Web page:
Having said that, I should also note I'm in complete agreement with the DSO members vis-a-vis the so-called "outreach" requirement management wanted to force upon them. The value of the DSO to Detroit (and the world, for that matter) ought to be judged solely by their excellence as a performing group and NOT by touchy-feely extracurricular activities such as community outreach. Individual members may engage in such activities at their own discretion, but not as contract-mandated forced labor.


Posted by: ACDouglas1 | March 1, 2011 5:24 PM | Report abuse

In light of how organized labor is currently under siege in this country, it is tempting to view the Detroit Symphony's travails in that context. But collective bargaining only works if the service you provide is one that your community is able and willing to pay for. Detroit clearly has more pressing needs than paying six-figure salaries to these undoubtedly splendid musicians. Perhaps it's a group mentality that kept them from compromising, but they should have taken the cuts in salary in a spirit of solidarity with their fellow citizens of that beleaguered city. Their obdurate refusal to budge has resulted in a lot of bad will.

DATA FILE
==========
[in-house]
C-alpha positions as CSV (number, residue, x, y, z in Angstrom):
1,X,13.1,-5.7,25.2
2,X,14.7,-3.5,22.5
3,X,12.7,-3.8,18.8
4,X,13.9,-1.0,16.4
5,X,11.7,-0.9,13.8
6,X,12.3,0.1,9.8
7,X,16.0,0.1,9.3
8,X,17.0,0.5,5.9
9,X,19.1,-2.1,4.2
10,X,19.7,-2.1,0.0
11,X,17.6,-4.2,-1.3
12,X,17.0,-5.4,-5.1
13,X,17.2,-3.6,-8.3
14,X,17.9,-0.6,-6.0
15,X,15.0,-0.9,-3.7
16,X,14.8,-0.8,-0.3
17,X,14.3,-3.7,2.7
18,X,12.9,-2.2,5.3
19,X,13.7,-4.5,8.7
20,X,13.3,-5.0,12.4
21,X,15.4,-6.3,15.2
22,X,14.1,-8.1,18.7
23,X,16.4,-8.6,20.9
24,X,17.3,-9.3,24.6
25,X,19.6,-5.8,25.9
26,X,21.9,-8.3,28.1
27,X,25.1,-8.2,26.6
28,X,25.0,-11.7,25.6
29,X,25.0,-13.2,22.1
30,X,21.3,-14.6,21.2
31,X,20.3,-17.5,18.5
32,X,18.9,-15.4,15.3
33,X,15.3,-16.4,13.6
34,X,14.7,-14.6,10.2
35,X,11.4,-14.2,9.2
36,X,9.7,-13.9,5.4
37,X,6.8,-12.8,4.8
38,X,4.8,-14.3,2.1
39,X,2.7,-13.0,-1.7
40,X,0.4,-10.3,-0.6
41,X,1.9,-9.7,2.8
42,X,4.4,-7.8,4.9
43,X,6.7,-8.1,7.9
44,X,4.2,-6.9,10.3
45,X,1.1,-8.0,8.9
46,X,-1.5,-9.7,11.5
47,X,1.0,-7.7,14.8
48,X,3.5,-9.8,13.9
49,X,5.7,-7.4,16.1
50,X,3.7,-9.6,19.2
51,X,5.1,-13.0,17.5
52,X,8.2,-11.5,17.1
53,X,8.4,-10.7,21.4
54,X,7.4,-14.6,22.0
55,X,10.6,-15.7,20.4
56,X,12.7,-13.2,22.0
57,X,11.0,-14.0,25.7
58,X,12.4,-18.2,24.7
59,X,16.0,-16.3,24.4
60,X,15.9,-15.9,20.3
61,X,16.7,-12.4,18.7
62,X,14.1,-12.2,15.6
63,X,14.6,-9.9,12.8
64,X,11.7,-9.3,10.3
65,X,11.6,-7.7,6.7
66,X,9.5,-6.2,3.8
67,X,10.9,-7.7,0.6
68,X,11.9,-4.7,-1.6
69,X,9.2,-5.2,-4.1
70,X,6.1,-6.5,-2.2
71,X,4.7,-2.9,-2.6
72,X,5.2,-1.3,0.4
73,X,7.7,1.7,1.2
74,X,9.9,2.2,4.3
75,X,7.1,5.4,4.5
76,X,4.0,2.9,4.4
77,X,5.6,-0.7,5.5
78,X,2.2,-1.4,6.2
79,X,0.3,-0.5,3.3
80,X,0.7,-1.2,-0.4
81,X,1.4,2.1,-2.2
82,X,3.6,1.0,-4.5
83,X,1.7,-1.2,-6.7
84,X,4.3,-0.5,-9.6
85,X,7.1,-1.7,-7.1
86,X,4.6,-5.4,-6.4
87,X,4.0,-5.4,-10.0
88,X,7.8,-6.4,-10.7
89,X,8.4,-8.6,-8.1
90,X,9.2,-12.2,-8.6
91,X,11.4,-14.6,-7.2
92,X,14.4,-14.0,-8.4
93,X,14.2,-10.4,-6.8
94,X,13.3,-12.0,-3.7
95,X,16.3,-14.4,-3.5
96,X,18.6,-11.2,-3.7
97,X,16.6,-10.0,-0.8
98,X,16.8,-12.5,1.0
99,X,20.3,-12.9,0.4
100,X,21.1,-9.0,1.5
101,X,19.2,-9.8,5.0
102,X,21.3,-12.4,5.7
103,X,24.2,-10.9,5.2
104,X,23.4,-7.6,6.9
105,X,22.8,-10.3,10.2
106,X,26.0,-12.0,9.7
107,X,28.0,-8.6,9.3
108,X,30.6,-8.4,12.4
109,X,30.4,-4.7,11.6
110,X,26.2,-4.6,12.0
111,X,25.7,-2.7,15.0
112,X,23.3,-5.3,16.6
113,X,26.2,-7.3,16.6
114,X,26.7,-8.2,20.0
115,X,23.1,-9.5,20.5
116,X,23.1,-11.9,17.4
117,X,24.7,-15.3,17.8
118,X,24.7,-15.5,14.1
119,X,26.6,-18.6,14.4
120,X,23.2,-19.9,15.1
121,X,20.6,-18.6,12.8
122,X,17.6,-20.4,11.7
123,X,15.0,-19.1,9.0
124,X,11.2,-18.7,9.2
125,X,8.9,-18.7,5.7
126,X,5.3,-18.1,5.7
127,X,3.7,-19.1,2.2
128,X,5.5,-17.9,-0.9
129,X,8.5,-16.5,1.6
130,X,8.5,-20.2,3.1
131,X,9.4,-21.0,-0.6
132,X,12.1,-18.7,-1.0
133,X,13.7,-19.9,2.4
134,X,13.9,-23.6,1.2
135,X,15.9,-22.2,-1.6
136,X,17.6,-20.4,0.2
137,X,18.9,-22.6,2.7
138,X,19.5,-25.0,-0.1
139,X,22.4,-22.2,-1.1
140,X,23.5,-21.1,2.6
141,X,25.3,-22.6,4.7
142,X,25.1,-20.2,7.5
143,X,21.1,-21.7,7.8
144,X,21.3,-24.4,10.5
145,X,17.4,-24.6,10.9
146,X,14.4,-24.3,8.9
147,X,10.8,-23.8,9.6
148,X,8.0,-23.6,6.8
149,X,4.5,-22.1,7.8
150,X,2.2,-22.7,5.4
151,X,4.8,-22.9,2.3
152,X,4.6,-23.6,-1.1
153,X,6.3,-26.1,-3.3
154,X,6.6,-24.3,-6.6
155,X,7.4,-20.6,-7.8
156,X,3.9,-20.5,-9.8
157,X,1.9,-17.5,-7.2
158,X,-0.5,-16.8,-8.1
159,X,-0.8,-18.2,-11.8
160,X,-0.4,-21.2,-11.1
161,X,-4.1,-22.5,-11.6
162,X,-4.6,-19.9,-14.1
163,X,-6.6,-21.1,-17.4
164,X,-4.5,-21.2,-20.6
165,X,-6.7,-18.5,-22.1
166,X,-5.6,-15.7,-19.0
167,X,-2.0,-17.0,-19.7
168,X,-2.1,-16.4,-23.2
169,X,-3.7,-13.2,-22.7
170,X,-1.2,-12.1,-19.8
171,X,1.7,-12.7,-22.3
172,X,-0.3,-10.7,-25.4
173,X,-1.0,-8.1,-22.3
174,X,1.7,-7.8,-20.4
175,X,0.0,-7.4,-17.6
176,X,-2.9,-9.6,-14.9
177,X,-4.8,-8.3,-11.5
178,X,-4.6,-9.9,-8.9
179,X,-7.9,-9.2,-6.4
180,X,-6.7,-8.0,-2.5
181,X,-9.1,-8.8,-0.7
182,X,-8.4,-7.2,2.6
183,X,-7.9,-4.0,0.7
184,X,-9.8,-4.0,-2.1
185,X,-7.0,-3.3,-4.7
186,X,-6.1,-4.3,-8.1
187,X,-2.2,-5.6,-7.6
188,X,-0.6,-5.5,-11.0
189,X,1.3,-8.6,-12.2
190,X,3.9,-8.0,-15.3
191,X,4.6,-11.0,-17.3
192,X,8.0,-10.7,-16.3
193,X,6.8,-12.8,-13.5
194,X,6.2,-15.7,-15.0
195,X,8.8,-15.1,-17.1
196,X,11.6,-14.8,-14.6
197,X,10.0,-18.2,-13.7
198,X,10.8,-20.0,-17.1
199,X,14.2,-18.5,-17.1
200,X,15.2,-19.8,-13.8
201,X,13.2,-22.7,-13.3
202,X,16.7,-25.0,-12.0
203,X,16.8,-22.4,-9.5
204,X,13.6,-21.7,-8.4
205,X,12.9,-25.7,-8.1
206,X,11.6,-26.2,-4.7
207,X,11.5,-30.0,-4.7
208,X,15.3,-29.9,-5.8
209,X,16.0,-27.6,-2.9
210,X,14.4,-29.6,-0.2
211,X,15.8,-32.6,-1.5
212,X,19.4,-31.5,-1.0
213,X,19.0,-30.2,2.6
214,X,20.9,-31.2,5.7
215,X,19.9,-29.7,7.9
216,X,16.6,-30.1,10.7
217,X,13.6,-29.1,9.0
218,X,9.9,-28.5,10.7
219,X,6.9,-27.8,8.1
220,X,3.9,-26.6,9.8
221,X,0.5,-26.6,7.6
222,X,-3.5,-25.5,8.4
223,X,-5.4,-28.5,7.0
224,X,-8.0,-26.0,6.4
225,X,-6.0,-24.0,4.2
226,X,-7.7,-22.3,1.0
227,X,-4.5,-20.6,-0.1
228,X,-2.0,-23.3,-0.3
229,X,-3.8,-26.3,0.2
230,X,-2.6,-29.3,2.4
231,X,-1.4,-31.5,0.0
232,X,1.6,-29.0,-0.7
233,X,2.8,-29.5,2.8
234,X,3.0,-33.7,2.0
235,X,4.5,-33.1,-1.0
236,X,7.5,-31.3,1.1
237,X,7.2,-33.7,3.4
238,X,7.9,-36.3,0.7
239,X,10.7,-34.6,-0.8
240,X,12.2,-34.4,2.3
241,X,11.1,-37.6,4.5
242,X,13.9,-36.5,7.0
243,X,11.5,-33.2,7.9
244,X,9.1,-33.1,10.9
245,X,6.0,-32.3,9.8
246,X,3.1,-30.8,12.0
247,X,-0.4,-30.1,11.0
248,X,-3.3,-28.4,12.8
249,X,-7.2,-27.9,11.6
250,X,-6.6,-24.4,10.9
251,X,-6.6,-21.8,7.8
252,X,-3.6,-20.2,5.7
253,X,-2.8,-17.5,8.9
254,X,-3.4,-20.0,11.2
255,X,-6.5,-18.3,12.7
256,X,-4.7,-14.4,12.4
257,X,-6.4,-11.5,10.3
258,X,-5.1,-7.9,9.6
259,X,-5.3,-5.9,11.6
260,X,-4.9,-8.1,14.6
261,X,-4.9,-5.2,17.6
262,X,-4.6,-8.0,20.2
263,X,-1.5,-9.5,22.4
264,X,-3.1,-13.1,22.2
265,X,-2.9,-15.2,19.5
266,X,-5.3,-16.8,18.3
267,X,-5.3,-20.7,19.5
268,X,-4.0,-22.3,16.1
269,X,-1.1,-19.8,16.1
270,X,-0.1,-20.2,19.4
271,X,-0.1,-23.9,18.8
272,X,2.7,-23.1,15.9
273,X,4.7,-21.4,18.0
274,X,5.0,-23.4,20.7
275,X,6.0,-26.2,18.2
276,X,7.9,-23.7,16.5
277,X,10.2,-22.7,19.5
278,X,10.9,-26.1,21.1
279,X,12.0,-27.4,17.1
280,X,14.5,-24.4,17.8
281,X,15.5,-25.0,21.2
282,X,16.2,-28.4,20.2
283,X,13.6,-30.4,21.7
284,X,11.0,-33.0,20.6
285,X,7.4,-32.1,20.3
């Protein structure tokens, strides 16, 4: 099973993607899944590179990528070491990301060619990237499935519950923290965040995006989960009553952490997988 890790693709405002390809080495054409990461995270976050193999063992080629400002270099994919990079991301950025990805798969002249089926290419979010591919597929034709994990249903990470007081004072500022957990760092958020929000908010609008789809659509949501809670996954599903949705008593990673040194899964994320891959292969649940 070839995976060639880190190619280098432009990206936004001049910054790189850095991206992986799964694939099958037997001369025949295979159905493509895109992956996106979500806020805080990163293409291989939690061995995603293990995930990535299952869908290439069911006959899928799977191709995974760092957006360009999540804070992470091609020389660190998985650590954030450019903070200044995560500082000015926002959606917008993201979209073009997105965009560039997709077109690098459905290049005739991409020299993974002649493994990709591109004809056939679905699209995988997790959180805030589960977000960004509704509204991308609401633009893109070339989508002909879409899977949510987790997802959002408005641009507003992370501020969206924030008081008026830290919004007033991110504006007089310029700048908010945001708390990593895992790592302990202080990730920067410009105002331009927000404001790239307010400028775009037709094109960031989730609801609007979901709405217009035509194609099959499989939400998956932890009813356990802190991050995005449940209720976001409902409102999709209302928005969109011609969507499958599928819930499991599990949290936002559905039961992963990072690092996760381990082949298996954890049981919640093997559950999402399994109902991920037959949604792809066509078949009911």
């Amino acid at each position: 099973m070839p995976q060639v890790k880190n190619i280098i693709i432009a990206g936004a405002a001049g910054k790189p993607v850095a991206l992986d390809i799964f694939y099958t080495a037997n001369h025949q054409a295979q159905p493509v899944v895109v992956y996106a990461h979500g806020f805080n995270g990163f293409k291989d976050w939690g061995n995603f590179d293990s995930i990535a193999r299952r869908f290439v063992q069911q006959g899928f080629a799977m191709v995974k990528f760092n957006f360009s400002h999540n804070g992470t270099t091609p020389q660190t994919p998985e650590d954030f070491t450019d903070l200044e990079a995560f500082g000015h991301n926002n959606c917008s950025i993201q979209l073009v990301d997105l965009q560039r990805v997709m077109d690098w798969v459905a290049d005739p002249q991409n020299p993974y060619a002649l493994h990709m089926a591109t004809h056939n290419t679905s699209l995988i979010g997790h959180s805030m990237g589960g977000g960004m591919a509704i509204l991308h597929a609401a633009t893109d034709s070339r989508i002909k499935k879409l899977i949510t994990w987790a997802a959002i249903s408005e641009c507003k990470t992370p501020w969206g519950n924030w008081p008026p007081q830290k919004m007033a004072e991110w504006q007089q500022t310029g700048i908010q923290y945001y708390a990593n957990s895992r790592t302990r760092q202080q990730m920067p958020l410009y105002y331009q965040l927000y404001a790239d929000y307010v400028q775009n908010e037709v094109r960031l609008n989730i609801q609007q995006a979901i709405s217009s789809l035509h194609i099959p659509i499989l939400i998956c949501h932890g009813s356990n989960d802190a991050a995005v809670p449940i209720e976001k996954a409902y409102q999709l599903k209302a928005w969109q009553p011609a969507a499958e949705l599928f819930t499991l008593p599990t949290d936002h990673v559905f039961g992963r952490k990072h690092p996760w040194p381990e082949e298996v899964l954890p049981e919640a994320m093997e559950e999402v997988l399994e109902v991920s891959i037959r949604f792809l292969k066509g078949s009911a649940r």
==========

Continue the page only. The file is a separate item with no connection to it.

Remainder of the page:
Posted by: Lutoslawski | March 1, 2011 6:25 PM | Report abuse

The players were led astray by the union. I told them this would happen and now, yes, it is too late. If any negotiation takes place, they will be negotiating from a position of great weakness. They bluffed and they lost but the sad part is that the outcome was so predictable. Will any other orchestras learn from this? Not a chance. The AFM won't let them. And please don't tell me I don't know what I'm talking about - I am a member of the AFM.

Posted by: pronetoviolins | March 1, 2011 7:41 PM | Report abuse

You can argue all you want to about 'touchy-feely' being beneath the musicians, but the bottom line is the old format DID NOT WORK and had no support, i.e. no one willing to pay for it. Reality intrudes.
I also wonder if Mr. Slatkin and/or management were willing to take substantial pay cuts?
I say this as someone very sad at the demise of any orchestra.

Posted by: kashe | March 2, 2011 7:43 AM | Report abuse

"You can argue all you want to about 'touchy-feely' being beneath the musicians, but the bottom line is the old format DID NOT WORK and had no support, i.e. no one willing to pay for it."

Then Detroit doesn't deserve an orchestra.


Posted by: ACDouglas1 | March 2, 2011 11:28 PM | Report abuse

"Then Detroit doesn't deserve an orchestra."